0

In a movie review from Time (http://time.com/5440357/bohemian-rhapsody-freddie-mercury-queerness/ ), there are a few sentences I don’t understand.

The sentence is,

Still, looking for nuance in this kind of big-budget biopic is like looking for love on Grindr; it happens, but rarely. Though its direction is credited to a gay man—Singer, who was fired and replaced by Dexter Fletcher during filming—this movie was made to speak to the masses. Its attempt to make Mercury’s story universal isn’t entirely unreasonable, either: He was, after all, a superstar. We’re given enough to piece together how the otherness he felt as a queer and Parsi man positioned him as a champion for outcasts. Bohemian Rhapsody dazzles most consistently during its musical numbers, in which Malek channels the real Mercury with drool-inducing accuracy. Mercury’s charisma was a force of nature, his appeal so widespread as to be an objective truth. That the movie really sings when Mercury does makes Bohemian Rhapsody ultimately shallow but that’s exactly the point. A pivotal scene features Malek’s Mercury explaining to Mary (Lucy Boynton) that onstage, “I’m exactly the person I was always meant to be.”

Does “That the movie sings” mean that the Freddie in the movie sings? If I’m correct, does the full sentence mean that Malek’s Freddy isn’t able to fully convey the attractiveness the real Freddy Mercury has?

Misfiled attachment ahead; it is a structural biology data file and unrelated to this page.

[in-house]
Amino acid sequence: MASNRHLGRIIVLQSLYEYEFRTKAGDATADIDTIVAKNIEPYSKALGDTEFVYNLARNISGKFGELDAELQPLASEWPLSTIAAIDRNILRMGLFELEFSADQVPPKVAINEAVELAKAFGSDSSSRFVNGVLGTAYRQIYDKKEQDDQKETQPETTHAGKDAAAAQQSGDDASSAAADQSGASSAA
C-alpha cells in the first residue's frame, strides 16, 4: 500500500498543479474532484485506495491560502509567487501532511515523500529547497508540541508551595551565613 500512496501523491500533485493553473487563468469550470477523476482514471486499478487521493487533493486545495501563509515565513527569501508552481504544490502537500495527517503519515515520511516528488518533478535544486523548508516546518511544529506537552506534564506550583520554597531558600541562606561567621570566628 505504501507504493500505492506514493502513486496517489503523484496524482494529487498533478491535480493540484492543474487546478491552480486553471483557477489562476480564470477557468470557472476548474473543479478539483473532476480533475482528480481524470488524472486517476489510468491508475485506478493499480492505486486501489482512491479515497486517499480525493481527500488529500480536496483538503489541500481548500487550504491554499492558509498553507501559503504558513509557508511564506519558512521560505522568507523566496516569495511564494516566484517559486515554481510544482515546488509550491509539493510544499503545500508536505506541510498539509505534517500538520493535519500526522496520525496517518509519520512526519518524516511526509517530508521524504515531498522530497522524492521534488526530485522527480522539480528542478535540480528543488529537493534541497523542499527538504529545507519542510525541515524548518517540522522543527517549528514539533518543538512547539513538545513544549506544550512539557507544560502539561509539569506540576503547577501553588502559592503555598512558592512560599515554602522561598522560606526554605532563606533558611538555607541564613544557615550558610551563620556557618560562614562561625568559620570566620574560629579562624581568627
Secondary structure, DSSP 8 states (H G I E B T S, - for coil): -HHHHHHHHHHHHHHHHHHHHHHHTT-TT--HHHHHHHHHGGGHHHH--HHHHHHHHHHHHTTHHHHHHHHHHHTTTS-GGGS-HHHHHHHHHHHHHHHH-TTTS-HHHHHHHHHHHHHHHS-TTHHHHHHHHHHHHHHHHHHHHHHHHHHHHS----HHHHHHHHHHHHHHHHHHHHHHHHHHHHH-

• I will post another question about the review later. I would appreciate it if you could answer. – Hidechan Dec 22 '18 at 23:16
1

There is a meaning of "sings" which is "To display fine qualities; to stand out as excellent" (wiktionary). There is wordplay play here, the word "sing" is taking two meanings at once:

The movie really sings (displays fine qualities) when Mercury does (sing, ie when Mercury sings with his voice).

The overall meaning is that the movie is good when Mercury sings, but less good otherwise. Since it is mostly the singing that is good, the movie is not deeply interesting (it doesn't deeply study the personality of Mercury and Queen)

  • Malek doesn't sing. In the parts where his character (Freddie) sings, what you hear is dubbed, a mixture of recordings from Queen master tapes, with additional vocals recorded by a Canadian singer, Marc Martel. – Michael Harvey Dec 22 '18 at 23:59
1

The core idea is that "The movie sings when Mercury sings." The first "sings" is slang for "excel". The second "sings" is literally singing a song. So the review is saying, "[The fact that] the movie [is good] [only] when Mercury is singing makes it shallow."

Your Answer

By clicking “Post Your Answer”, you agree to our terms of service, privacy policy and cookie policy

Not the answer you're looking for? Browse other questions tagged or ask your own question.